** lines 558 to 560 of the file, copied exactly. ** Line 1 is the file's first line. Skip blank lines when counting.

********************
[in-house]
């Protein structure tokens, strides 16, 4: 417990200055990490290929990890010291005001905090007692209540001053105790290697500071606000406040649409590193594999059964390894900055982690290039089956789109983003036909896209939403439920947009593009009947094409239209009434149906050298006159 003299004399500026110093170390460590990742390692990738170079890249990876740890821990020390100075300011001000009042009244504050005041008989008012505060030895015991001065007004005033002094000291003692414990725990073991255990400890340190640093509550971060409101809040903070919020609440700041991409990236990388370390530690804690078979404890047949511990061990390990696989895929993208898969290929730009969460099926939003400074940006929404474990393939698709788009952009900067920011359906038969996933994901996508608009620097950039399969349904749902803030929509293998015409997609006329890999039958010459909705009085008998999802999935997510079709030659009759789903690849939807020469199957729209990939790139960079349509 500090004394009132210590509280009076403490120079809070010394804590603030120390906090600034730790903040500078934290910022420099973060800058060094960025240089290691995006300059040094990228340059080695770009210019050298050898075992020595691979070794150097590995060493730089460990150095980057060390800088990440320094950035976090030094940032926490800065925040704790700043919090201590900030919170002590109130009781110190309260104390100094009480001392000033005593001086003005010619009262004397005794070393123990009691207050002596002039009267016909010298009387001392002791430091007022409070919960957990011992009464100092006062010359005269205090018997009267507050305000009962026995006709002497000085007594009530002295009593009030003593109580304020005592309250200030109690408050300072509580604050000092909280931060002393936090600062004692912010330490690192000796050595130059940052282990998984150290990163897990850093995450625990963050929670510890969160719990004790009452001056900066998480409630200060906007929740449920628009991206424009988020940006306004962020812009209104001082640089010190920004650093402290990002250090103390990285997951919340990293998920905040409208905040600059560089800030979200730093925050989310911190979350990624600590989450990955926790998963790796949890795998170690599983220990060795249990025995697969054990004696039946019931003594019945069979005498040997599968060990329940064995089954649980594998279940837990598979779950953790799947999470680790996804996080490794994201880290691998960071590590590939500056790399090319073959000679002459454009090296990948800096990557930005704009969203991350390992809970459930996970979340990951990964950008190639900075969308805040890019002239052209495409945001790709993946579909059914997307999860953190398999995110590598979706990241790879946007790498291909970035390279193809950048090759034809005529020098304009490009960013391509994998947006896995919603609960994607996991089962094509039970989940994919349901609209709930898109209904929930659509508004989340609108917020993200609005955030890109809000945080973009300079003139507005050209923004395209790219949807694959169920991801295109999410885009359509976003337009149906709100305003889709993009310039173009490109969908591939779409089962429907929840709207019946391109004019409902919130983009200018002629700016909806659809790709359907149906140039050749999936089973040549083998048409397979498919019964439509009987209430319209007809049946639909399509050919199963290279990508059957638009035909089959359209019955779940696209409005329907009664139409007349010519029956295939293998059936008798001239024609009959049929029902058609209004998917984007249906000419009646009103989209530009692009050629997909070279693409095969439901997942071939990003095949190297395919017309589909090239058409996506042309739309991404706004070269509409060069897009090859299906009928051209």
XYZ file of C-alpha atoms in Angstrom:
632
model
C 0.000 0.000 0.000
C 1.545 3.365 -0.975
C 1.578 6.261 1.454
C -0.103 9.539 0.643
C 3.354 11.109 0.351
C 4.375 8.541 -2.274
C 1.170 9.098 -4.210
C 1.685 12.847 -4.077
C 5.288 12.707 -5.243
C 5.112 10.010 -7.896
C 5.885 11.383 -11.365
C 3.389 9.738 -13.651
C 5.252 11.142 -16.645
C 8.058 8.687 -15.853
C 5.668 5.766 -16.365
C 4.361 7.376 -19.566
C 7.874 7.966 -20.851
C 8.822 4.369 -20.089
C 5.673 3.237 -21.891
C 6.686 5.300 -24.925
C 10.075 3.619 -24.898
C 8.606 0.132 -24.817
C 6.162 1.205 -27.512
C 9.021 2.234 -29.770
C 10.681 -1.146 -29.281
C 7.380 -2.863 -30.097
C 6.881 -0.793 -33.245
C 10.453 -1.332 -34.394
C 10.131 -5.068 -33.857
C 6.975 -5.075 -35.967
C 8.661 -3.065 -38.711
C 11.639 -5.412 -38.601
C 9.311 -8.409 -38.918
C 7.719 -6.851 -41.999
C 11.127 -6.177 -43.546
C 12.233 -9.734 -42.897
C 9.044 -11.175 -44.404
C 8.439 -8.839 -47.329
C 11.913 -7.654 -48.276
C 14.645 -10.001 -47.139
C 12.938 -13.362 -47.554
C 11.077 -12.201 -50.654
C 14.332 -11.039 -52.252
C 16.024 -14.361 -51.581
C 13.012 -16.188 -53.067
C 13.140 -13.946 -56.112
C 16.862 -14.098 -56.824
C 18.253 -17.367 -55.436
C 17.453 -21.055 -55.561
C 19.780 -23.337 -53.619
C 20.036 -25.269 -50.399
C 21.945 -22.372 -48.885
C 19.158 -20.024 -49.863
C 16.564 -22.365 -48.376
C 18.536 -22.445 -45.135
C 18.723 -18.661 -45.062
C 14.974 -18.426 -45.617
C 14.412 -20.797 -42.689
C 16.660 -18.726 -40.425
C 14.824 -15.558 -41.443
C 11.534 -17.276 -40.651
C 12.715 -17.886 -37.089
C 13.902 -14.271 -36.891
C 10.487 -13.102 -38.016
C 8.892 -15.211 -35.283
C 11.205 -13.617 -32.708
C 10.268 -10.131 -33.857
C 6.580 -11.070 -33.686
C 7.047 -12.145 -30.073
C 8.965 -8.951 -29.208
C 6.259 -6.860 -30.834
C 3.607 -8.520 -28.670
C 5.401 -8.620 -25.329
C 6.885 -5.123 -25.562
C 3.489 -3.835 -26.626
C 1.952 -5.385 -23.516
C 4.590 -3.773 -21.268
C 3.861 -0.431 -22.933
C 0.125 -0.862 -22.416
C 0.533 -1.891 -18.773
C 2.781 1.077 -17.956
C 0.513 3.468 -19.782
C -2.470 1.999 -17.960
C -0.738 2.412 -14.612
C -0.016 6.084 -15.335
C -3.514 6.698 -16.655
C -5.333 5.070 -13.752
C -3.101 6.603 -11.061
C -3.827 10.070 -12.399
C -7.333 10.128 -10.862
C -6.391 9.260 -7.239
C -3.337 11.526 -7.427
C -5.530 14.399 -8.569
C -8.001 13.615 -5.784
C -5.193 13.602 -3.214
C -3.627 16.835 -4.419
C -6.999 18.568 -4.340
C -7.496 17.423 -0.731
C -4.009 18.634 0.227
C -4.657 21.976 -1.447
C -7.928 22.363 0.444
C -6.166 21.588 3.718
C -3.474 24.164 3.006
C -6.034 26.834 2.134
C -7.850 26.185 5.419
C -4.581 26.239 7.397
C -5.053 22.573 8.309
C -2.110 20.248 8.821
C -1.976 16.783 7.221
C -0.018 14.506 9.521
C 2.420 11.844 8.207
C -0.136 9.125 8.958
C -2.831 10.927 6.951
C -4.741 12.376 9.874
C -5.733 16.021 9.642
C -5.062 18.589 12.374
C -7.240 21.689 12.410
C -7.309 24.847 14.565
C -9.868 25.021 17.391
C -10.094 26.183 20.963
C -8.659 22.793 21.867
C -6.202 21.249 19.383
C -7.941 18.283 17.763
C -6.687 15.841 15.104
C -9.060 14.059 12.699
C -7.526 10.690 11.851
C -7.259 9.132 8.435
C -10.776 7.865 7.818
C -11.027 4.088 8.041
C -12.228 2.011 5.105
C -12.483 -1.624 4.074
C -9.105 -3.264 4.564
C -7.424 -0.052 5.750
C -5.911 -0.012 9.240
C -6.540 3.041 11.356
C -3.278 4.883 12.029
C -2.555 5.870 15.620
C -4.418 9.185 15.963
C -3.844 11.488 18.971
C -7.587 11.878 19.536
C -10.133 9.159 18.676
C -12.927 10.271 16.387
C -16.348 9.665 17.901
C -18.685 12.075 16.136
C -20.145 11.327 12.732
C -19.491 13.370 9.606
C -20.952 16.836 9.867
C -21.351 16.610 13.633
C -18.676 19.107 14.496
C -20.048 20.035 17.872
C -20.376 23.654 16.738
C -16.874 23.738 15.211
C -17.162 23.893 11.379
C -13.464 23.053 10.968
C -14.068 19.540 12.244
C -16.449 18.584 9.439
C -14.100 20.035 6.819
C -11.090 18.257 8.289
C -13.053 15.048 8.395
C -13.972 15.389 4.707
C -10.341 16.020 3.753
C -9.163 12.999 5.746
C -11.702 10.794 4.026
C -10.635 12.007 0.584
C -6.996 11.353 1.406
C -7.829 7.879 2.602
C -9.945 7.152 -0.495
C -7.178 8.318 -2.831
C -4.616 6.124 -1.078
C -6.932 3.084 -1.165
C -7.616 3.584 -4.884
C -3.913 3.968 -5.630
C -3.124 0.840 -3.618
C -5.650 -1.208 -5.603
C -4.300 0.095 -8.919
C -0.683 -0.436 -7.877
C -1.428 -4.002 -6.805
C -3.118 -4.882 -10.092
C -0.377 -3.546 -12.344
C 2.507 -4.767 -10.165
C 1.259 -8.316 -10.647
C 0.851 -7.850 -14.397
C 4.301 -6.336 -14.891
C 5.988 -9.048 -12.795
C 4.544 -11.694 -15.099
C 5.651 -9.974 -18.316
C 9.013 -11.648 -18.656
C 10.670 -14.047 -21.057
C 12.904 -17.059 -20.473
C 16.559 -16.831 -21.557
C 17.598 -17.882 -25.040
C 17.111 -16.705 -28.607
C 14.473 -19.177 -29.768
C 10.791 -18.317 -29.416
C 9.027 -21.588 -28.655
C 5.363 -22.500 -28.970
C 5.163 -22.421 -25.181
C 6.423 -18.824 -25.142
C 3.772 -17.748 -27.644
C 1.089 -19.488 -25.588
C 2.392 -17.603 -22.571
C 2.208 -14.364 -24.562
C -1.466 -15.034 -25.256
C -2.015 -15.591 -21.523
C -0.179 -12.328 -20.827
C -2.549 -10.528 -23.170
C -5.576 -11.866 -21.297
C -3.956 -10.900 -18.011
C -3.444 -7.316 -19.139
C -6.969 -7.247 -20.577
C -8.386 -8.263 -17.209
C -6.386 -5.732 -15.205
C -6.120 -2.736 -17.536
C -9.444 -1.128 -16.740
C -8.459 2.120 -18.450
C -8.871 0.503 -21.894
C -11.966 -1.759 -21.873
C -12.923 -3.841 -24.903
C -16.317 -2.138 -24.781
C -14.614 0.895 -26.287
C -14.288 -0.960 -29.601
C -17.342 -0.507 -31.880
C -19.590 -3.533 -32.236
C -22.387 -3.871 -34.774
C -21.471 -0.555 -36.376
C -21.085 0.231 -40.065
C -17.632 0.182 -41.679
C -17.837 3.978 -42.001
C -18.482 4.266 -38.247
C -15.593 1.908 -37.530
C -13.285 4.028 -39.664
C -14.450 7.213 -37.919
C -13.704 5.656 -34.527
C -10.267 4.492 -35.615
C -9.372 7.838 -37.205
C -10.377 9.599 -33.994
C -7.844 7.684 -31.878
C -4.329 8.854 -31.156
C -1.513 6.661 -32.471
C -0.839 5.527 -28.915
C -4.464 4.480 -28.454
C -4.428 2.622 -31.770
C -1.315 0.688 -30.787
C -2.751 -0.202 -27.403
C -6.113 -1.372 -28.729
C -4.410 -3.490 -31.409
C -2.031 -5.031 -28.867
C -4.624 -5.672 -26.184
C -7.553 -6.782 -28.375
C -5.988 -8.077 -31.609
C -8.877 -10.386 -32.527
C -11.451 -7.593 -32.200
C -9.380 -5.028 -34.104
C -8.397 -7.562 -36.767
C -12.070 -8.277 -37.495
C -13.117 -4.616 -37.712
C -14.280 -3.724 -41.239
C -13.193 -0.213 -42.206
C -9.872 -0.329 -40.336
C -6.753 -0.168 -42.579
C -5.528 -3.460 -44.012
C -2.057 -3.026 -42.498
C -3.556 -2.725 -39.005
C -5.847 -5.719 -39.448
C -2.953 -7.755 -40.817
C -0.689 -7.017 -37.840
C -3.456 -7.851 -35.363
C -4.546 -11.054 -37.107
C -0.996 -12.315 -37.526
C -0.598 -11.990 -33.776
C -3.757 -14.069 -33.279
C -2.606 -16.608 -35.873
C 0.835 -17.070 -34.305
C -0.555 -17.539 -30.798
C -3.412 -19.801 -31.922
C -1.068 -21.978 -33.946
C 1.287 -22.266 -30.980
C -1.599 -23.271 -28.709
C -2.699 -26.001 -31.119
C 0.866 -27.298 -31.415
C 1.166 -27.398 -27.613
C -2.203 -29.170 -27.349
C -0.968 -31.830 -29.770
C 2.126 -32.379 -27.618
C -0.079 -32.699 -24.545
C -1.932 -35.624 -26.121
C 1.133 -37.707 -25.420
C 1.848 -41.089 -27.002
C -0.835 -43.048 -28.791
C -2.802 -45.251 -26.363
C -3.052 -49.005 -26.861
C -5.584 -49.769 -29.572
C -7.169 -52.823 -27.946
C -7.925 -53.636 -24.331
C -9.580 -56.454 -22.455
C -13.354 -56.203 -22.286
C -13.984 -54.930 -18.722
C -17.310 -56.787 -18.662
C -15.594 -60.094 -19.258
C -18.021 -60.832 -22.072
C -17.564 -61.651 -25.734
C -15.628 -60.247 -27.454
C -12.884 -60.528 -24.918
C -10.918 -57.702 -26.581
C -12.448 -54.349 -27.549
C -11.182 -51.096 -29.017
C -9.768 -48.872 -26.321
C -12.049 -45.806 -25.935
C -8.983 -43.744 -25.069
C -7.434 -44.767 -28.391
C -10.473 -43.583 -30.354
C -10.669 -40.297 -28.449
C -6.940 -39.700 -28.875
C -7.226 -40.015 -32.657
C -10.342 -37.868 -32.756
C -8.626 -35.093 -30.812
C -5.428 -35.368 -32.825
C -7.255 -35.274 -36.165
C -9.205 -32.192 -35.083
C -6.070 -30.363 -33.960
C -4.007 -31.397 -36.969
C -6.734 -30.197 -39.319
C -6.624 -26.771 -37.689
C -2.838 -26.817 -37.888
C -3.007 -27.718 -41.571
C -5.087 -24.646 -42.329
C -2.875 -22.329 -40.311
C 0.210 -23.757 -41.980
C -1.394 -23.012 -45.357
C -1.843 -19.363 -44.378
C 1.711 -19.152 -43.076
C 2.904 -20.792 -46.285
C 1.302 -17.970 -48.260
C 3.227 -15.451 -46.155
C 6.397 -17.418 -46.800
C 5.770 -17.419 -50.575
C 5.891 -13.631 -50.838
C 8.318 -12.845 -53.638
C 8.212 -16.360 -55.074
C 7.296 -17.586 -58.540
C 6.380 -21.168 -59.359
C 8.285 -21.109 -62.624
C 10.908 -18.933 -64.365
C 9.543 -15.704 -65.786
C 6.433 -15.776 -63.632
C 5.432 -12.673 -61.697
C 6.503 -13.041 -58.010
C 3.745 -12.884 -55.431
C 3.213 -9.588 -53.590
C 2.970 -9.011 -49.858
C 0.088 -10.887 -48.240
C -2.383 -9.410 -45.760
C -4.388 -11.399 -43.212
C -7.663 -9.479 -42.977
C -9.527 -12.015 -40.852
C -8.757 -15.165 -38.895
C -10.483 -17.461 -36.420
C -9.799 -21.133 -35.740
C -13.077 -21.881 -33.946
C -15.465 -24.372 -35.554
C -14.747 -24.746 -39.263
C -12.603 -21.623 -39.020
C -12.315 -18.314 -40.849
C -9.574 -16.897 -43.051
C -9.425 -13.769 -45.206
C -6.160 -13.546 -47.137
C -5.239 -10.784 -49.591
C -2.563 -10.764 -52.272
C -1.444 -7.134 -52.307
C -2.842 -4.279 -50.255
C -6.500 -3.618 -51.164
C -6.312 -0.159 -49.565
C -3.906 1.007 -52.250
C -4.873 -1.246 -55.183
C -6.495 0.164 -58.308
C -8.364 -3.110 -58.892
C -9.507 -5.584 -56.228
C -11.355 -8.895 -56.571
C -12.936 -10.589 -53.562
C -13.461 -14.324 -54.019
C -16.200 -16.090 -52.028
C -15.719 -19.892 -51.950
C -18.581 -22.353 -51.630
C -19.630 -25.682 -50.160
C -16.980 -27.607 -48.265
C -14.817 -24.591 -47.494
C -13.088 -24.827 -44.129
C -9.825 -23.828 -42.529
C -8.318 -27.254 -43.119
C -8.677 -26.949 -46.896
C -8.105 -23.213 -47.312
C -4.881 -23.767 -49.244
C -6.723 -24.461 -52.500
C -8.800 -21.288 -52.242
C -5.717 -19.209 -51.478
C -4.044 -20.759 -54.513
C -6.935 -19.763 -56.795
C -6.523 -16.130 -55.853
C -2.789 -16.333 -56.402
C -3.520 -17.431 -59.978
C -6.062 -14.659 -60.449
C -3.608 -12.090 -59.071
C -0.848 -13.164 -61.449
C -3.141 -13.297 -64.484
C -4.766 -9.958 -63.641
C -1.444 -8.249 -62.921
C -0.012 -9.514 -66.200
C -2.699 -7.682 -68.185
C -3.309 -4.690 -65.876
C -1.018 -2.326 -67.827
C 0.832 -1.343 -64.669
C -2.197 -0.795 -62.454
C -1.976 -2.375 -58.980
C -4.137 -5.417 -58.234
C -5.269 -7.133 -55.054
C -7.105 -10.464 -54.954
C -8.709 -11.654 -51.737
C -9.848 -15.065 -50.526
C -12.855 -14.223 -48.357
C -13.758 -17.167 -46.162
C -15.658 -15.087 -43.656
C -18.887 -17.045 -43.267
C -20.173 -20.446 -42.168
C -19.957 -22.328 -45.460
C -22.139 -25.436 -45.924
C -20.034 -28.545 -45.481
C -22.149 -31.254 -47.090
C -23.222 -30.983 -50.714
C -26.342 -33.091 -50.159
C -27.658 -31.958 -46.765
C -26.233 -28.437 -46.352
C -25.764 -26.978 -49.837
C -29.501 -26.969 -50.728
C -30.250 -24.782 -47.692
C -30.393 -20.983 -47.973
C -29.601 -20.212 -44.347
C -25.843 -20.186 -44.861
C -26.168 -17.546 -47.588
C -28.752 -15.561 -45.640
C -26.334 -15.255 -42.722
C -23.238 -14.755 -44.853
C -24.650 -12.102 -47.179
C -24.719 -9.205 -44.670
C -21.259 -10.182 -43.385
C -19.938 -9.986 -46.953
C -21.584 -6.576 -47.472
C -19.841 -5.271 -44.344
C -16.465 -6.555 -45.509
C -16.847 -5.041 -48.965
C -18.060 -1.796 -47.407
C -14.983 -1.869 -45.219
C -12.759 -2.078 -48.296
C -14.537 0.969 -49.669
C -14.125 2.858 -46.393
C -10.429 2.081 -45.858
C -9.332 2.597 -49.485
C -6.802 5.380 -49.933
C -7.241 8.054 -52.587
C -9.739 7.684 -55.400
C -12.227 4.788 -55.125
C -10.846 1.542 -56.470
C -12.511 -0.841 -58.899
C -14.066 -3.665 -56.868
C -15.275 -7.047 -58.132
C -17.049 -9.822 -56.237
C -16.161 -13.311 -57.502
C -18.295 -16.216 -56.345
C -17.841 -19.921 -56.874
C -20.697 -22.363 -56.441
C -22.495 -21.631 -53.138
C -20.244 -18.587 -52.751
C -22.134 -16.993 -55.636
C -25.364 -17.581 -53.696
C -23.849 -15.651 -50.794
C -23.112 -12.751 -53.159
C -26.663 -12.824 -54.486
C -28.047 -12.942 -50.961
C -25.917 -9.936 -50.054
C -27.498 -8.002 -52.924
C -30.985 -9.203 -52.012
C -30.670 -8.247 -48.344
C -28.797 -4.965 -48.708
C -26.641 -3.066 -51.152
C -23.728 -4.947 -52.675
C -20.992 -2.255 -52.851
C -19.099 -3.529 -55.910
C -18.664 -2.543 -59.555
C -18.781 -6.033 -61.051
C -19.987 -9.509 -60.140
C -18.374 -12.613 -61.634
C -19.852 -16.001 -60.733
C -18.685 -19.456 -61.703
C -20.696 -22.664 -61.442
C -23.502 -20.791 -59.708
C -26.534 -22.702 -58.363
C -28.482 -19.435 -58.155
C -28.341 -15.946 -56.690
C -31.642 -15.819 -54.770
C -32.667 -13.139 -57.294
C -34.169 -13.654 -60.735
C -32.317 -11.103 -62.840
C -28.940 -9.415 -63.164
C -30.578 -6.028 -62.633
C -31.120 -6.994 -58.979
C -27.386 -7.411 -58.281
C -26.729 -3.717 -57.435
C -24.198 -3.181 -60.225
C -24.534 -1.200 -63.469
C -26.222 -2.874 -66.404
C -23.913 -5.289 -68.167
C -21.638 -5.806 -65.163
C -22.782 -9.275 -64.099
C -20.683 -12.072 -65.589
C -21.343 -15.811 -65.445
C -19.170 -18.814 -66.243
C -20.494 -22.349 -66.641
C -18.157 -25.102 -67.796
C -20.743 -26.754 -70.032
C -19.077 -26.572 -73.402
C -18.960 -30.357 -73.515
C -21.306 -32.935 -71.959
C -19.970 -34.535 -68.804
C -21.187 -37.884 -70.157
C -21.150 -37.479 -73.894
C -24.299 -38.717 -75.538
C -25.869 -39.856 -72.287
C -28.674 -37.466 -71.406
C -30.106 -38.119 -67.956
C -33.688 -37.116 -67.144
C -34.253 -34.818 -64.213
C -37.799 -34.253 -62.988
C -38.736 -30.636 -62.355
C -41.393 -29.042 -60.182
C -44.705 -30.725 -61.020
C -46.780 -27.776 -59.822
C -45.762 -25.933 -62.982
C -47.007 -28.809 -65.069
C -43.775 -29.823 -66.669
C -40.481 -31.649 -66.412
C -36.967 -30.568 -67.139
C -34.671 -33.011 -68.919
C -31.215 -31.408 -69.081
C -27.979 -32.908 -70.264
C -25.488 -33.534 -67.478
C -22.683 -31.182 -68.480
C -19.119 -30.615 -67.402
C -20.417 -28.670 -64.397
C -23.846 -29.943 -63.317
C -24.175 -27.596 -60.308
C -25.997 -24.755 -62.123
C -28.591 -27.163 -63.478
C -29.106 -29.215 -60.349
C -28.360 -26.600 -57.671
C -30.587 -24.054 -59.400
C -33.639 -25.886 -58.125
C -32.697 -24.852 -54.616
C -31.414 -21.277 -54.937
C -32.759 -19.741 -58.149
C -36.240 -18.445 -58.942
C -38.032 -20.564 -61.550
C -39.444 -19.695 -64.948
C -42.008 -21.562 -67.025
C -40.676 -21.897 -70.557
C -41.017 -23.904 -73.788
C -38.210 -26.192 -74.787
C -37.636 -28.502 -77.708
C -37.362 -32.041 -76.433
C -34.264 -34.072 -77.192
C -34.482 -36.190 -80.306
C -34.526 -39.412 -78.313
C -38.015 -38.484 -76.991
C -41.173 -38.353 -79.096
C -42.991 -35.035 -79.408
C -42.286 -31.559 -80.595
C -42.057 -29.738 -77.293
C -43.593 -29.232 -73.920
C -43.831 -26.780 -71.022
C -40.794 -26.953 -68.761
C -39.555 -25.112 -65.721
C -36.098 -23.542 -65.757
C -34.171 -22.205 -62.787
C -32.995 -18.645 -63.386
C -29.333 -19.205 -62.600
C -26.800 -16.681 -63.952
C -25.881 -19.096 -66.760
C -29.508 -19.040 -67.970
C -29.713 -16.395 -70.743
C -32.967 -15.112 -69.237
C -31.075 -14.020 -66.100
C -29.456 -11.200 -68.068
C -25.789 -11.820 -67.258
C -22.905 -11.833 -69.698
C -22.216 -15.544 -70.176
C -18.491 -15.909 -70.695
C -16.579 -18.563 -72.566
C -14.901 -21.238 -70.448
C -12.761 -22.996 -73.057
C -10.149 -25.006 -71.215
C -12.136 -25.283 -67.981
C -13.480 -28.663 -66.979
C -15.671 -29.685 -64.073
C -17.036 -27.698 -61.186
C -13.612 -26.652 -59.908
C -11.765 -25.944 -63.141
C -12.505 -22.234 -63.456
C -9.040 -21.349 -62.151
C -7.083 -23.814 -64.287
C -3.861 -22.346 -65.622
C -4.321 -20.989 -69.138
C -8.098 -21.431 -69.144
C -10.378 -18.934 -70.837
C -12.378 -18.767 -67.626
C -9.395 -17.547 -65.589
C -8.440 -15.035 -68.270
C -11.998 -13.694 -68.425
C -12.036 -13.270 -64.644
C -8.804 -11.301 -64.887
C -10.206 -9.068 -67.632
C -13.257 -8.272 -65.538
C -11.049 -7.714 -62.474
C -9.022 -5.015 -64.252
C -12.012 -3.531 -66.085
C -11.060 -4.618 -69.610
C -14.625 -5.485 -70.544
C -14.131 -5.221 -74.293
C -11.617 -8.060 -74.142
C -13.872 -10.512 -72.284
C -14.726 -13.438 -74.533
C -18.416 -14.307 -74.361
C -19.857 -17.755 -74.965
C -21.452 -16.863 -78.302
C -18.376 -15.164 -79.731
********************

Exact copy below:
C -28.360 -26.600 -57.671
C -30.587 -24.054 -59.400
C -33.639 -25.886 -58.125